Many of his previous gems once again delight. Kerchief-thin slices of prosciutto, adorning piadina (a crackery flatbread) with creamy ricotta and pineapple mostarda, remain an ideal first nibble. Cucumber brodo, a refreshing forest-green pool surrounding a pile of neatly chopped tuna crudo and a generous dollop of mashed avocado, quells the summer heat brilliantly. The chewy black spaghetti with sausage and shrimp still delivers its tangle of textures and punchy spices. Ribbon-like tagliatelle, golden from egg yolks, cradles the season’s latest gifts (in mid-spring it was ramps and wild mushrooms). Bucatini with tomato, smoked bacon, and red onion is a subdued variation on an Amatriciana sauce with barnyardy guanciale (cured pork jowl) that Logue made at La Pietra; I much prefer this subtler harmony of ingredients.

But Logue also sends out some rookie dishes that equally impress. He takes inspiration for bruschetta from banh mi, the Vietnamese sandwich; his piquant combination of slow-roasted pork, earthy chicken liver, and pickled cauliflower, celery, and carrots ricochets off the taste buds in all the right ways. And don’t miss the skewer of grilled octopus and mortadella (bologna’s pedigreed grandfather), a pyrotechnic display of conception and execution where both are cooked to an uncanny consistency of melting firmness, then poised over shell beans and spinach united by the elusive, nutty scent of Marsala.

Yet he can pull off simple comfort just as skillfully. Strano pasta, a spiral shape that resembles a fiddlehead fern, wallows in a light Parmesan cream sauce punctuated by cubes of mortadella and roasted broccoli. Tube-shaped garganelli, gently al dente, mingles with field peas in a pleasantly coarse white ragu of ground chicken sparked with white pepper. I’d gladly eat either of them once a week, and I’d finish with the quivering huckleberry panna cotta, an occasional dessert special that should be on the permanent menu.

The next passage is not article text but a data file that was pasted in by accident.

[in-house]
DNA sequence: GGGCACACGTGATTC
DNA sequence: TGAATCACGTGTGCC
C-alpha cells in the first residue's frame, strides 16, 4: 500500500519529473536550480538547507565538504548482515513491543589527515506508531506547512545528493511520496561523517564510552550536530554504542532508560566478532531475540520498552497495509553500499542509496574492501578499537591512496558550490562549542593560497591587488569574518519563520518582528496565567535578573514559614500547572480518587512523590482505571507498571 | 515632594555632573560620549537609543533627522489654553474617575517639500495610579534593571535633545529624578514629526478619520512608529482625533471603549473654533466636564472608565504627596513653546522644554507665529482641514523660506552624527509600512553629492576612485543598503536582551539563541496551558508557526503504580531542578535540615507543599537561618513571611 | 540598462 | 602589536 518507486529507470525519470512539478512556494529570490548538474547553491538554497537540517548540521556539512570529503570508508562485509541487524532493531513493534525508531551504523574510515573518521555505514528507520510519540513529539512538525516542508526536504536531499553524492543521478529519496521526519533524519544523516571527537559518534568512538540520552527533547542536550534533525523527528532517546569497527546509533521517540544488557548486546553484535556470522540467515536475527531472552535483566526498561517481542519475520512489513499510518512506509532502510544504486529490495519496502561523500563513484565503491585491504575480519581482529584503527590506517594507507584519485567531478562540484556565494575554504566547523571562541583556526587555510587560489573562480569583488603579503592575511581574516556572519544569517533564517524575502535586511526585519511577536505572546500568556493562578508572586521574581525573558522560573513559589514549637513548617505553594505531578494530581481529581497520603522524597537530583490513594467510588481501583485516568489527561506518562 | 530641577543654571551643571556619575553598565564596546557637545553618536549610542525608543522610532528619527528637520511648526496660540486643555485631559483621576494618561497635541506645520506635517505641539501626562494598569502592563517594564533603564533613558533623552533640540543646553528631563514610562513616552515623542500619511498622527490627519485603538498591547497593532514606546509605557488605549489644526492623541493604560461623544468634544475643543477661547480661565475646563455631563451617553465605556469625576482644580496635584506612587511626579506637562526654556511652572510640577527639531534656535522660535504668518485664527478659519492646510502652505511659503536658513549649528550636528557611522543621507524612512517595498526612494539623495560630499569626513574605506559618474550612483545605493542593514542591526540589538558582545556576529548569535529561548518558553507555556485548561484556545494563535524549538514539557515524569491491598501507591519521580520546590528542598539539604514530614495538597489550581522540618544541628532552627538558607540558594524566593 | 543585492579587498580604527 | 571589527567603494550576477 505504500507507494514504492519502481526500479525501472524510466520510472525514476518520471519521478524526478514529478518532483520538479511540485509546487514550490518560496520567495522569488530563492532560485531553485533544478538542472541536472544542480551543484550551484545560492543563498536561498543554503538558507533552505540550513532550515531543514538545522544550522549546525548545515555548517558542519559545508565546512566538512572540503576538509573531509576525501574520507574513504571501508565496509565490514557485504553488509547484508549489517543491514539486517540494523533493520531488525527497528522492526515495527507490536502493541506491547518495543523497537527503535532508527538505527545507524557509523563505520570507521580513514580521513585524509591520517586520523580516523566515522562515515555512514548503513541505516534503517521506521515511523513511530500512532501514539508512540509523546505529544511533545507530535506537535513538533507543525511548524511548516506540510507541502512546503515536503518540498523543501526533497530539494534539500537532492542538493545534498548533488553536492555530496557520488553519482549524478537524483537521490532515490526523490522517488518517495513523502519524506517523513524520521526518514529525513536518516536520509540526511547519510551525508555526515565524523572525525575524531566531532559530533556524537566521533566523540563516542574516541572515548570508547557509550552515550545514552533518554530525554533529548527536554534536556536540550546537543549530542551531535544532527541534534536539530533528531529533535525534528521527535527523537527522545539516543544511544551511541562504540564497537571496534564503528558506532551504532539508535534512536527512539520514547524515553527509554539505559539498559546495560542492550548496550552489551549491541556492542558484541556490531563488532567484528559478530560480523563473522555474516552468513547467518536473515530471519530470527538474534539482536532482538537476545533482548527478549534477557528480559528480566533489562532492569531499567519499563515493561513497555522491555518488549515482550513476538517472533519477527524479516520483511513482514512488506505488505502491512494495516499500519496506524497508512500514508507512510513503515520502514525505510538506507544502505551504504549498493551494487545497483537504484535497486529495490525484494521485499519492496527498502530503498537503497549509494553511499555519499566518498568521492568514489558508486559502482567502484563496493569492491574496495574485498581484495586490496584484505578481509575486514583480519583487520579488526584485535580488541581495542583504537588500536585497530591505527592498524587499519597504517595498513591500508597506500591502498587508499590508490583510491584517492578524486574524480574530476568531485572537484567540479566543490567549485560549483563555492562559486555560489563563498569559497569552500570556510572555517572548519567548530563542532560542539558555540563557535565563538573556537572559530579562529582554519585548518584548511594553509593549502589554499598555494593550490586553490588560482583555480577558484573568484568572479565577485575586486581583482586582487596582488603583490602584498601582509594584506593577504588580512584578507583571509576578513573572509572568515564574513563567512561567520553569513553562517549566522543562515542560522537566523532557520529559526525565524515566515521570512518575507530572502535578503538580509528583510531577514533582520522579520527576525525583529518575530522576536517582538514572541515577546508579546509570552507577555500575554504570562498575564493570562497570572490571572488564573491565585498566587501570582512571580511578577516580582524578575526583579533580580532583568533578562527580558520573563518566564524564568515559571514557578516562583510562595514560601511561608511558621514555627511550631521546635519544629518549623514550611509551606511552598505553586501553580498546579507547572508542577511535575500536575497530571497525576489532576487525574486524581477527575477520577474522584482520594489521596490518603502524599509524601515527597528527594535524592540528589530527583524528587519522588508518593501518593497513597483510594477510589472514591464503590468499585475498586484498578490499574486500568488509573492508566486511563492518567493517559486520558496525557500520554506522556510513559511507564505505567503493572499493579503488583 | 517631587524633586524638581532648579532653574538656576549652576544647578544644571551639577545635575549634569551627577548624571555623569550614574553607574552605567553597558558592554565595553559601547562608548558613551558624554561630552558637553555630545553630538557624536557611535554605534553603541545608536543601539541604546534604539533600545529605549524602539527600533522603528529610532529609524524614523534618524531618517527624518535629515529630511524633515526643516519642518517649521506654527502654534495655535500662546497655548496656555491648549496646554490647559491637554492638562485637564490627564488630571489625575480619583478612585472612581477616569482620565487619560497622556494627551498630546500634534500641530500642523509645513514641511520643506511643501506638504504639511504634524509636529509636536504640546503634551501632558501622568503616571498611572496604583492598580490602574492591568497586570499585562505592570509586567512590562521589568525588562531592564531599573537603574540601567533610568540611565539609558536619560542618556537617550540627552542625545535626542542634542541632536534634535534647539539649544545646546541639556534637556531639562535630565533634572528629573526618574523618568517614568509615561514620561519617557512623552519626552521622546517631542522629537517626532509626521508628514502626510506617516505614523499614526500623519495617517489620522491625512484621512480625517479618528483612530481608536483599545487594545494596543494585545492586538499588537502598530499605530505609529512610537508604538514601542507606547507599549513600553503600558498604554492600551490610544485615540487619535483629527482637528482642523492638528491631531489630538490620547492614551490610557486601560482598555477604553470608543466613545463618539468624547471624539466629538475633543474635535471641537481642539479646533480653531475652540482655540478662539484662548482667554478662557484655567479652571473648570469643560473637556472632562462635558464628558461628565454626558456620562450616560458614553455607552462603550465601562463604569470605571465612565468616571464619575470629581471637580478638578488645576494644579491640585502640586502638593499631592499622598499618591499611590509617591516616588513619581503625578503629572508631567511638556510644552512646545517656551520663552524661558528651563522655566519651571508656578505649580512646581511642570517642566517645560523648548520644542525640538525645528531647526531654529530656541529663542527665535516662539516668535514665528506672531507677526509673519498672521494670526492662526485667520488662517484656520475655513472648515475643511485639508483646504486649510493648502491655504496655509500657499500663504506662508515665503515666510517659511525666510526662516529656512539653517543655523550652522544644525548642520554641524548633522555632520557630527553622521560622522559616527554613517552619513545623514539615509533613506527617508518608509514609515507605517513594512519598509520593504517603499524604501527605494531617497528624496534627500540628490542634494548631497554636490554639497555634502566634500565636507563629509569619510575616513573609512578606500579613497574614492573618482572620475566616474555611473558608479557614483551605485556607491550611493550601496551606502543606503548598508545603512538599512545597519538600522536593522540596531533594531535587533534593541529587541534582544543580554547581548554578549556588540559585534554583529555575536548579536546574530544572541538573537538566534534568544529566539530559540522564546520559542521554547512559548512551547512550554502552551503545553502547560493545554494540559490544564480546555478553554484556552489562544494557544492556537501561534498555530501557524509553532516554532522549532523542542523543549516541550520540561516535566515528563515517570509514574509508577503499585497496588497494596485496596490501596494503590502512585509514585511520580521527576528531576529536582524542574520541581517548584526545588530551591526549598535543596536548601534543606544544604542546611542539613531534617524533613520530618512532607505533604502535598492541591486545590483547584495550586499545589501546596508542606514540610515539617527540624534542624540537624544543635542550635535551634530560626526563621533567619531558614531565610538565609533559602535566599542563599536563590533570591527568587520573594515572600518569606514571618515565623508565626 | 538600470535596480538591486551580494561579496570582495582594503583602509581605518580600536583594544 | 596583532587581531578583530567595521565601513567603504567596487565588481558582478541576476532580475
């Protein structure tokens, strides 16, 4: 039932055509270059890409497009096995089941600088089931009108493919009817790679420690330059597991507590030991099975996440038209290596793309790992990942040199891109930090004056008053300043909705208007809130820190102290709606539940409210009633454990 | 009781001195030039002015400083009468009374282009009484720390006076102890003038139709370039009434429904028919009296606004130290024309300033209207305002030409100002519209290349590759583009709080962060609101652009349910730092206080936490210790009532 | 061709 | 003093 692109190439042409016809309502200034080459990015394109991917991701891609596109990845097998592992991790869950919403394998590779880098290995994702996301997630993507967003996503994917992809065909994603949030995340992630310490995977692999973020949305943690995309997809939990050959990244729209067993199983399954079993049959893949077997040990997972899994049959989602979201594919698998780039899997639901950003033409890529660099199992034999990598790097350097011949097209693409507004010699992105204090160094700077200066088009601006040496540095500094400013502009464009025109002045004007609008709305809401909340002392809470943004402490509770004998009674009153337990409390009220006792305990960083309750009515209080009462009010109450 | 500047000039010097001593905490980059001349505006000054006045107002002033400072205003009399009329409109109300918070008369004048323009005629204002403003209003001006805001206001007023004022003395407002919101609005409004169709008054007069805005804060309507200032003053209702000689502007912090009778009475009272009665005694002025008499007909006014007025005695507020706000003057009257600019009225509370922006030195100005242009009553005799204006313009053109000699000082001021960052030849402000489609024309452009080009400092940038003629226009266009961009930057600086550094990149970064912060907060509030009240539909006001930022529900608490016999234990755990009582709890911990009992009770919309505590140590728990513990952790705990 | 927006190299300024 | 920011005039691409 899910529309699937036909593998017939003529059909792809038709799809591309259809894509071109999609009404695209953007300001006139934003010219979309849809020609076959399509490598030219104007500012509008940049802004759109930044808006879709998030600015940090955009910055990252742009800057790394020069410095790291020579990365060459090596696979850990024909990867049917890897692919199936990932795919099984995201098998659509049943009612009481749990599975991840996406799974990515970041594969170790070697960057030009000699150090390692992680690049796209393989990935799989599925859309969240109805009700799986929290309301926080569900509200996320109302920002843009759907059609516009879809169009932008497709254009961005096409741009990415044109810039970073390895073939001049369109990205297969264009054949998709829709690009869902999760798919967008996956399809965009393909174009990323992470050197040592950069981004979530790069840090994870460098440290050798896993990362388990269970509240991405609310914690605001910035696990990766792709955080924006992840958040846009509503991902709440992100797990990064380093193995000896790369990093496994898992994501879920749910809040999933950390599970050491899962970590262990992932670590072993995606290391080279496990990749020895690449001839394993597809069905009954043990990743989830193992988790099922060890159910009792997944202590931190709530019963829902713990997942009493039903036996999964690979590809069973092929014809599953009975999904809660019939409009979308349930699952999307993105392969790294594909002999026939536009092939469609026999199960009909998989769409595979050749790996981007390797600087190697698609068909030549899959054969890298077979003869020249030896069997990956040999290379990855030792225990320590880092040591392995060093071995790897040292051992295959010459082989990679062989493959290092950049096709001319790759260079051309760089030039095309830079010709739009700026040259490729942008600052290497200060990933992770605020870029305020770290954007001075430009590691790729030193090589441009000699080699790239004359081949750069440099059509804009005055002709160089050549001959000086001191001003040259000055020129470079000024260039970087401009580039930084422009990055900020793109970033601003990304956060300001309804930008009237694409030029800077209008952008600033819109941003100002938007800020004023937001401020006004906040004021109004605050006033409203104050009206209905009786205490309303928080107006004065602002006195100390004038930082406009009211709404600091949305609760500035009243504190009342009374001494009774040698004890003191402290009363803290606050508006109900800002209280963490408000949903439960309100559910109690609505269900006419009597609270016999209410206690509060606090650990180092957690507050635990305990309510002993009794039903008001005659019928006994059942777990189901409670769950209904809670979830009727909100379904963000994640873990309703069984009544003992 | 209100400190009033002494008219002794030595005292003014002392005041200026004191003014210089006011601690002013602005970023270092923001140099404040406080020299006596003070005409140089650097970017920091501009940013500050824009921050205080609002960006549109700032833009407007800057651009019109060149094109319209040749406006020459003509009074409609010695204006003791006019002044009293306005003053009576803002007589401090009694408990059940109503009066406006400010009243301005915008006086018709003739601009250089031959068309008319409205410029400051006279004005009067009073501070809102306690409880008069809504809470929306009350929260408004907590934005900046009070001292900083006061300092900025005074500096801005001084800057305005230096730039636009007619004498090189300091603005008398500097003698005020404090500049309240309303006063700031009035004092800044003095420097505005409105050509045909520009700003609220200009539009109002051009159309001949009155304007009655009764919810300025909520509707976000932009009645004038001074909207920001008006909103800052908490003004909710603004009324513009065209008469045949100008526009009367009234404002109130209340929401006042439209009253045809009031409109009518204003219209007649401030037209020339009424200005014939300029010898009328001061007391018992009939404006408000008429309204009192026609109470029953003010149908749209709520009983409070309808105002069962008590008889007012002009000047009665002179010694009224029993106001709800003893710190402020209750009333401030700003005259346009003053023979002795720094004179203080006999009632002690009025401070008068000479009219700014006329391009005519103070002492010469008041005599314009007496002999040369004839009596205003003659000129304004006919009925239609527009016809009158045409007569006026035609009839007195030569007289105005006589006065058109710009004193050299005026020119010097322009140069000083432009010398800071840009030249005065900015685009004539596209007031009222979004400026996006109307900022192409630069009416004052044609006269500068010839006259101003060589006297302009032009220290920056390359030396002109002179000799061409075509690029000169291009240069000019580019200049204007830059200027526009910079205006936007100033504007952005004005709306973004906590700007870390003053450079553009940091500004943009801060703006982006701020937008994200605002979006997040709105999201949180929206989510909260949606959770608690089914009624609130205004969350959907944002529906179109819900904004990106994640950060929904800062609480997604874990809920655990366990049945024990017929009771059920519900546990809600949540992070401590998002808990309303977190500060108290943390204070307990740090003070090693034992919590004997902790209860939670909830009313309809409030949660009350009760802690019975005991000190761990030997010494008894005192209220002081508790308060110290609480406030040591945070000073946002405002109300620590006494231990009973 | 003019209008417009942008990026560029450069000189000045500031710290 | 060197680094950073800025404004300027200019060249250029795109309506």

The building worked its magic attracting a nonconformist cast of characters to wait tables. Most are veterans I remember from other restaurants, and they all have distinct and memorable personalities. If you find that you love everything about your meal but the service, come back and try a different waiter: I’ll trade the dude with the bushy hair who never smiles for the woman with the wacky glasses who chatters amiably.

And really, you expect a staff with some charms and foibles at a soulful neighborhood haunt like BoccaLupo. The pastas cost between $13 and $19, and the bartenders shake and stir elegant cocktails: I’m partial to the Tourist, which includes Knickerbocker gin, an herbal Italian aperitif called Aperol, and prosecco. (I do wish that the wine list showed more breadth and that the reds weren’t served at room temperature.) And here’s hoping Logue sneaks in a luxury splurge now and then, like the sigh-inducing risotto with crab and tarragon he made at La Pietra. But his aim to serve affordable, soul-satisfying food is on-point, and the community has already responded: Make reservations early (especially for a spot on the patio) and expect diverse, animated crowds every night of the week. After a year spent looking for his own kitchen, Logue settled into the right home to showcase his singular talents.

RATING ** (very good)
753 Edgewood Avenue
HOURS Monday–Thursday 5:30–10 p.m.; Friday–Saturday 5:30–11 p.m.

This article originally appeared in our July 2013 issue.